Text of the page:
This decision is usually governed by organizational documents or state business statutes and should be documented in meeting minutes or through a written consent form.

Dissolving the Business with State and Local Government

This involves notifying state and local government agencies to absolve the business owner of legal liability for business taxes and filing requirements. It also informs creditors that the business can no longer incur debt.

Each state has its own corporation or LLC unit, typically a division of the secretary of state, which provides the necessary forms.

Consult with a local attorney, as requirements vary by state.

Canceling All Permits and Licenses

This prevents others from using the seller’s permit or business name in a way that would hold you liable for taxes and penalties.

The cancellation process typically involves contacting the agencies responsible for issuing permits and licenses.

If you have used a fictional or assumed business name, you should also file an abandonment of the name.

Notifying Creditors, Customers, and Employees

All relevant parties should be informed of the business closure.

Employees should be notified at least two weeks before the last day, while customers should be given ample time to complete orders or projects.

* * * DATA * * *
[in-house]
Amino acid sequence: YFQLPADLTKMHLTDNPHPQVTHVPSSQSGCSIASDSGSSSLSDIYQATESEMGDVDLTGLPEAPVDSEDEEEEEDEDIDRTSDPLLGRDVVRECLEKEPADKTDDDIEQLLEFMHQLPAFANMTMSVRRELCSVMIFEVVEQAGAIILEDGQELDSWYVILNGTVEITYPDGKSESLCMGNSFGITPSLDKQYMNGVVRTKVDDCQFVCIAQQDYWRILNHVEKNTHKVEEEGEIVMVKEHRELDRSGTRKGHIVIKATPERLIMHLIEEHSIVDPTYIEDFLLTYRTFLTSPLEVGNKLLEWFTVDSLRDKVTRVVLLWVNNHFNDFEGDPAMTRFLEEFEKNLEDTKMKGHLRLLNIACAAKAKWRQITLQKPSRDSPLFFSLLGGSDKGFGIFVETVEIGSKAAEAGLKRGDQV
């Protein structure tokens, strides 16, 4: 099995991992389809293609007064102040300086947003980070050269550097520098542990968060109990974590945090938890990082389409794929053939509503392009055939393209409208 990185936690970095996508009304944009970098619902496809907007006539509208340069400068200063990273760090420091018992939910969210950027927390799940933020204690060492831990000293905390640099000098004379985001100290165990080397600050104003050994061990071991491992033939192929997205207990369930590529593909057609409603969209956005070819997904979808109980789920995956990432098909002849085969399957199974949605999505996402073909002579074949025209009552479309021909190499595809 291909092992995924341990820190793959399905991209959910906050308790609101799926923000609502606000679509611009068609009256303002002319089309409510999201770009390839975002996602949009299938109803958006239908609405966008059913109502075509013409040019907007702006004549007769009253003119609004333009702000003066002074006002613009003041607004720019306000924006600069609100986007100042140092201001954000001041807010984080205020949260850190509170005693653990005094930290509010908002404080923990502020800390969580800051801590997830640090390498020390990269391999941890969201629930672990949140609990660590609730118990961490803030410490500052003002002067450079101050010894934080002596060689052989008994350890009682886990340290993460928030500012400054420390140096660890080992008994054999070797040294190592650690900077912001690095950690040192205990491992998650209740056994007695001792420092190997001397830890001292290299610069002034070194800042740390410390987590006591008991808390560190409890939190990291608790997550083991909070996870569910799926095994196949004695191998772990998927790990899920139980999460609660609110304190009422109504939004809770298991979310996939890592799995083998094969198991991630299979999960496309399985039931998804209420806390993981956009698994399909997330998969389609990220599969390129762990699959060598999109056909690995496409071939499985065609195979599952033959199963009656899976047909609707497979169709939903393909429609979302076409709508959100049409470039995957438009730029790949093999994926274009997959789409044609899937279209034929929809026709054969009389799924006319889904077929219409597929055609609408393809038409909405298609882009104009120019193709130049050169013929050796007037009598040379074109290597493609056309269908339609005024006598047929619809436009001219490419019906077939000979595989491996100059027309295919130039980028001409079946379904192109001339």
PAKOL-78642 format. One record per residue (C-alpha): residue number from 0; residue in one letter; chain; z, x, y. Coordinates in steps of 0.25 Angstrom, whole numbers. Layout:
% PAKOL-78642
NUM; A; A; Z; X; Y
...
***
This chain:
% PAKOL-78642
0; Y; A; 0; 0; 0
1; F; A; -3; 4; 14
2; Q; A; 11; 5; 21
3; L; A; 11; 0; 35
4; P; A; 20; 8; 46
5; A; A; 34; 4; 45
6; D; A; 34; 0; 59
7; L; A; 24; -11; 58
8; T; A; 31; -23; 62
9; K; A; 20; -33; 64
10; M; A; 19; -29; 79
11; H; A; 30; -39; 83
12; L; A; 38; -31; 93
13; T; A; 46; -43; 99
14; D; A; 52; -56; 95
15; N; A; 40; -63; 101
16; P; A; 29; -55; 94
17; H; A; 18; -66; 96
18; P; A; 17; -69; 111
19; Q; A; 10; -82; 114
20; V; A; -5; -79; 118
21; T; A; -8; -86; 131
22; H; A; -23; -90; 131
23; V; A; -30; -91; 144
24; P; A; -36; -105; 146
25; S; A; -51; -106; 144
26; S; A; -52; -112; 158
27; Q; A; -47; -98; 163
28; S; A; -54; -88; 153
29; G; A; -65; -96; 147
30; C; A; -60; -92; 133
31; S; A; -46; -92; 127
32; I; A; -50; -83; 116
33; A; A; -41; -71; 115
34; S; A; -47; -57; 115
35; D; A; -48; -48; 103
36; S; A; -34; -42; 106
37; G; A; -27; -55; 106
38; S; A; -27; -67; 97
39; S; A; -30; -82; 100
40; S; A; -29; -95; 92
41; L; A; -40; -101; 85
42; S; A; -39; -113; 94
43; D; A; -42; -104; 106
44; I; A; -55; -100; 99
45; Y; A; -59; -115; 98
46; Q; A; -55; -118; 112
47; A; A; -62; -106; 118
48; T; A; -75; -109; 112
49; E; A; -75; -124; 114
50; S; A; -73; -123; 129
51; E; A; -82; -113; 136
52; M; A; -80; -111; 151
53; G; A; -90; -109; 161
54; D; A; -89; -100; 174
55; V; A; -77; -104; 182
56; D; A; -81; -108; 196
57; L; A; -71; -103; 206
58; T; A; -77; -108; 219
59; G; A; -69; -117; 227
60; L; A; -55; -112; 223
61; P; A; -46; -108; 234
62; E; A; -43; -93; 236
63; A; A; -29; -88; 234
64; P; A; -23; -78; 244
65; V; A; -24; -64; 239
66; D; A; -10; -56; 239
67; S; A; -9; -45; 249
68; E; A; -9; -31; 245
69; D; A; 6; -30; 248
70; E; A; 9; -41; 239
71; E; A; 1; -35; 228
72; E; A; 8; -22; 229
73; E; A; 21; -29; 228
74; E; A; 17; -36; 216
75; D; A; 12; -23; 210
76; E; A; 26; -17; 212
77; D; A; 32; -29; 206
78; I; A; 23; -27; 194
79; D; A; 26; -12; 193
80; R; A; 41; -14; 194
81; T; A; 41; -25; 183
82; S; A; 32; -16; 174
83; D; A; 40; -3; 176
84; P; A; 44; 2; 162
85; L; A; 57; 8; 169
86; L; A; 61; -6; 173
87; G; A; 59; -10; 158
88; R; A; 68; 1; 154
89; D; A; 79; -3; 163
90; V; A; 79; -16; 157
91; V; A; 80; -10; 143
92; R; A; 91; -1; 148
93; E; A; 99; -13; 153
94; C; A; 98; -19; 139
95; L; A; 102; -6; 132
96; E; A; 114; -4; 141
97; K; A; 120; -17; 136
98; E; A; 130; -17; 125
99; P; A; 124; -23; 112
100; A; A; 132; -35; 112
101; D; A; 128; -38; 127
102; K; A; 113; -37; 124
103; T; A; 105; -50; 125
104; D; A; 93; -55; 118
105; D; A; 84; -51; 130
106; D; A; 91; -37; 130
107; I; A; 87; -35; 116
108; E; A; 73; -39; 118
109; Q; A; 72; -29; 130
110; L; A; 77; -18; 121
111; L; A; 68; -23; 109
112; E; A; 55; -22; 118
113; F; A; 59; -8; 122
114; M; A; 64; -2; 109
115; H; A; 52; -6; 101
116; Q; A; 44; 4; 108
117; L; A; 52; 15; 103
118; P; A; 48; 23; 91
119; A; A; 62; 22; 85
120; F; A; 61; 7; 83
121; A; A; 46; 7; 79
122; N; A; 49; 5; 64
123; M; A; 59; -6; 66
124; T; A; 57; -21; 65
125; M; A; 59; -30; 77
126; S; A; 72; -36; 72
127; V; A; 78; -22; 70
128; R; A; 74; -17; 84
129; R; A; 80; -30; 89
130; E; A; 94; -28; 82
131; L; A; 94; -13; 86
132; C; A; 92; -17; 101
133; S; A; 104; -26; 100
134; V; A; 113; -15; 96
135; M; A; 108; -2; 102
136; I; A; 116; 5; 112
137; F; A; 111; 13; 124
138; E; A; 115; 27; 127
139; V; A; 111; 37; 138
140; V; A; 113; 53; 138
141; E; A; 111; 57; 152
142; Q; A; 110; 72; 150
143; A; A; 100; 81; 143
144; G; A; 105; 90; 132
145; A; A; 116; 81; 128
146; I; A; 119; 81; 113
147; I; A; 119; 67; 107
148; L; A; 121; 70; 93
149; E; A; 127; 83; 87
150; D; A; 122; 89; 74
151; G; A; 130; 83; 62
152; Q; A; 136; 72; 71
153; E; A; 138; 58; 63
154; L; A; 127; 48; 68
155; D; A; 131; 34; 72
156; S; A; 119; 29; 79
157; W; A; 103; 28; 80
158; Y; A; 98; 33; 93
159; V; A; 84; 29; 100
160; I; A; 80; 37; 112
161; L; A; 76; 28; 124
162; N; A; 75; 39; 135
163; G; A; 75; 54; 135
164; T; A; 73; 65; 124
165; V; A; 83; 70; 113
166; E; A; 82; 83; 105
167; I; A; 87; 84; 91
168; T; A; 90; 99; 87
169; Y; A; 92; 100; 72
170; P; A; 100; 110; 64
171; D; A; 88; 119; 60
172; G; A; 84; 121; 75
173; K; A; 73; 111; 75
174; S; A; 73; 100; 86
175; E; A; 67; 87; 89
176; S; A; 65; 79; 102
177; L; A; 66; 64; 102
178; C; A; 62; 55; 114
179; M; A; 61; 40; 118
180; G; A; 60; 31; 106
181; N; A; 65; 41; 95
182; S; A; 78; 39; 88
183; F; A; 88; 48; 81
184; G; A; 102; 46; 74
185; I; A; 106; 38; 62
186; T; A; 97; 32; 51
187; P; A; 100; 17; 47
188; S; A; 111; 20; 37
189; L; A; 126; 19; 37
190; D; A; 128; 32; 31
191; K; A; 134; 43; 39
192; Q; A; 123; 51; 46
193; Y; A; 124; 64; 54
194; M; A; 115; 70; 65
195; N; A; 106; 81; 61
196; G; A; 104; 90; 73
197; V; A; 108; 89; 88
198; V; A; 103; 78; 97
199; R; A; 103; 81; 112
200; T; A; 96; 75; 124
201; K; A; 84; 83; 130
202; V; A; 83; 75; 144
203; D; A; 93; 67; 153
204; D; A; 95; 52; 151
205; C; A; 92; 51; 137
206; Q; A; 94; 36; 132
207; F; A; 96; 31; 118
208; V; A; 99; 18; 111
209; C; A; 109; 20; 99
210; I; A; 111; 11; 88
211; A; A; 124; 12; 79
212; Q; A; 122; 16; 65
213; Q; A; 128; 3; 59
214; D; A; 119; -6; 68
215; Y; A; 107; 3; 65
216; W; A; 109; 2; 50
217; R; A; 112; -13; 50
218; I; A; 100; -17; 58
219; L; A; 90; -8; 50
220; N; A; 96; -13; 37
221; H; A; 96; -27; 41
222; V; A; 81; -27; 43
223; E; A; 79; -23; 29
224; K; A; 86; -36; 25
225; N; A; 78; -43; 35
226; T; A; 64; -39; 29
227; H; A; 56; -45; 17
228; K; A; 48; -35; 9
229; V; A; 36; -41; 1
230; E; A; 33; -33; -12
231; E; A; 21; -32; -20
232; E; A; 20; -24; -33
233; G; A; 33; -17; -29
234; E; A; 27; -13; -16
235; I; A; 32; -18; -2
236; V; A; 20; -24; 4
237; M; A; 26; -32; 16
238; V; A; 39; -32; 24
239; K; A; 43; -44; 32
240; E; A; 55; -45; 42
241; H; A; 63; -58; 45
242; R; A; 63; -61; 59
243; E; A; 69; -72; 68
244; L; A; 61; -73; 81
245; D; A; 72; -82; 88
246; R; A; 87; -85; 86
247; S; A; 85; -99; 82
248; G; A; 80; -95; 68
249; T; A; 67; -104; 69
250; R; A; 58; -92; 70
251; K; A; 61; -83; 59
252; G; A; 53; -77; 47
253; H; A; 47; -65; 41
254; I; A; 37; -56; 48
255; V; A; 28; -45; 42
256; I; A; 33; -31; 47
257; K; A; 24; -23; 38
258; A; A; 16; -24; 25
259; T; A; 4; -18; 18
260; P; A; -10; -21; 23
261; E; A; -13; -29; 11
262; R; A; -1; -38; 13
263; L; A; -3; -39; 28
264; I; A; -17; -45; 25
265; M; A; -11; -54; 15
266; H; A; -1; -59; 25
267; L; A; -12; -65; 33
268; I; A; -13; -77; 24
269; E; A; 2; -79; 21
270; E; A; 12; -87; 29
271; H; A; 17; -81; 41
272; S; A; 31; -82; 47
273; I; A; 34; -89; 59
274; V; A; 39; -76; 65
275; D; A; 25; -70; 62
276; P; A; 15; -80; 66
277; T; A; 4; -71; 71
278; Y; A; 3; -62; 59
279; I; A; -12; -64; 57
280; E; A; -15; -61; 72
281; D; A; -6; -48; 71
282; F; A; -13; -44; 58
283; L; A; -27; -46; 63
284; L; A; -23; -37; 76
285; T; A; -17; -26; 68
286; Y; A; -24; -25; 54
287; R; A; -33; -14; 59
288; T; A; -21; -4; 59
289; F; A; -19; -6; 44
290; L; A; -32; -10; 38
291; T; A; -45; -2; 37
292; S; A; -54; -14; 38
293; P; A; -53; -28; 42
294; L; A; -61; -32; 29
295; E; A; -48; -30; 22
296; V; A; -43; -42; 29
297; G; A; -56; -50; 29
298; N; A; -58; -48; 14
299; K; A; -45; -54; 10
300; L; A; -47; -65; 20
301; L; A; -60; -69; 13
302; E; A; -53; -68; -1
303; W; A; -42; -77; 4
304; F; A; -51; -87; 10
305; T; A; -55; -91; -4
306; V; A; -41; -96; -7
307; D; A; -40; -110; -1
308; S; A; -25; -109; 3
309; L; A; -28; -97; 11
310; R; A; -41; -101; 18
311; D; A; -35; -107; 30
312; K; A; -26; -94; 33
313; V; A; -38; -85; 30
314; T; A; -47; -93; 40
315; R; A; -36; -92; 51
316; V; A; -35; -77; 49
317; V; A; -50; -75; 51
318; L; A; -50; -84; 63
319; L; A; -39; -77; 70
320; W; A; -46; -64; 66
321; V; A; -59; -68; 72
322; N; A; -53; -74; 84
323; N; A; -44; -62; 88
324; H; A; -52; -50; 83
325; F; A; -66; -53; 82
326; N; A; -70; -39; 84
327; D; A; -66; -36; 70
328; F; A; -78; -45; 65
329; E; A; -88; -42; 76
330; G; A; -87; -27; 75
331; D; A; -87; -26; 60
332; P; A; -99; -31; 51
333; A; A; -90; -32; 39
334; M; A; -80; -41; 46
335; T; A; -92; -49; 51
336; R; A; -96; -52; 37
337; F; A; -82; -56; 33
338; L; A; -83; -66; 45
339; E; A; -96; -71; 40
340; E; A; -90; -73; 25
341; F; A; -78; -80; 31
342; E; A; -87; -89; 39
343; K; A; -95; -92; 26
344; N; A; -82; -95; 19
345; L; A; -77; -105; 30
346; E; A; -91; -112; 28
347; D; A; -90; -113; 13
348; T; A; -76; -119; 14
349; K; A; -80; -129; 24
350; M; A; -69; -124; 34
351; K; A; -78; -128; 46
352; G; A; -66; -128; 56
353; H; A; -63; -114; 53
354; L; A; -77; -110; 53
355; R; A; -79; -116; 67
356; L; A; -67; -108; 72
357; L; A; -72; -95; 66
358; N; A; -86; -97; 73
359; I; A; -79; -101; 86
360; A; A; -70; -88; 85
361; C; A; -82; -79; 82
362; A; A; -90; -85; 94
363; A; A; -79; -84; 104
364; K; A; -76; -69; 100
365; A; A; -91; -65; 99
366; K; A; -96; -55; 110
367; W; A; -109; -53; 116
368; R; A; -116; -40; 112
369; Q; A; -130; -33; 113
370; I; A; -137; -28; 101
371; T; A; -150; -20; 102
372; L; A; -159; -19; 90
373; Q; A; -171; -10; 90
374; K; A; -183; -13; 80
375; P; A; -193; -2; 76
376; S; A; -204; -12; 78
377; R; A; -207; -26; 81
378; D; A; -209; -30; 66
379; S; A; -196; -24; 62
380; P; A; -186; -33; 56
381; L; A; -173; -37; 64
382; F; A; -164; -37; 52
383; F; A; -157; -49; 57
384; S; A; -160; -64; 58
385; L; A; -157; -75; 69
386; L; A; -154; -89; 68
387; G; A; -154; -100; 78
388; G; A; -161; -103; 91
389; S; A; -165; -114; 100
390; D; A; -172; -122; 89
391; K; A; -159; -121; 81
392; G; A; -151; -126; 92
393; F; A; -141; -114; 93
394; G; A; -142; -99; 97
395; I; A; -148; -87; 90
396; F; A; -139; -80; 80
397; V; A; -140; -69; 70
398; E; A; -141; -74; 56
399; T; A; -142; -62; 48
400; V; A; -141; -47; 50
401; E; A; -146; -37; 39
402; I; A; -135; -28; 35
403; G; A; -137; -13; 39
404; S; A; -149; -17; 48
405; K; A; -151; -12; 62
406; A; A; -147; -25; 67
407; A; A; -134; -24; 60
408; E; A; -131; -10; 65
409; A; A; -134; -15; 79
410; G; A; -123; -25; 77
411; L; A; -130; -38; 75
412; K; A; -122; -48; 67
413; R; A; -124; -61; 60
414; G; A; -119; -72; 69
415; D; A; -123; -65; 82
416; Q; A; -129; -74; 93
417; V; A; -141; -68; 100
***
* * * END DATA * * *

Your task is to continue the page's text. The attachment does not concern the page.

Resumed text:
If you cannot fulfill your customers’ needs before closing, return their deposits and payments for undelivered goods or unrendered services.

Paying Taxes and Other Debts

Complete all final payroll tax deposits, file final employment tax paperwork, and address any outstanding tax obligations, such as income taxes and sales taxes. An attorney can help you navigate this complex process.

Failure to properly dissolve a business can result in the business being considered active by the state, which entails continued compliance with state requirements, including filing annual reports and paying state taxes.

What Legal Issues Arise During Dissolution?

Several legal issues may arise during the dissolution process, including:

Settling Business Debts and Liabilities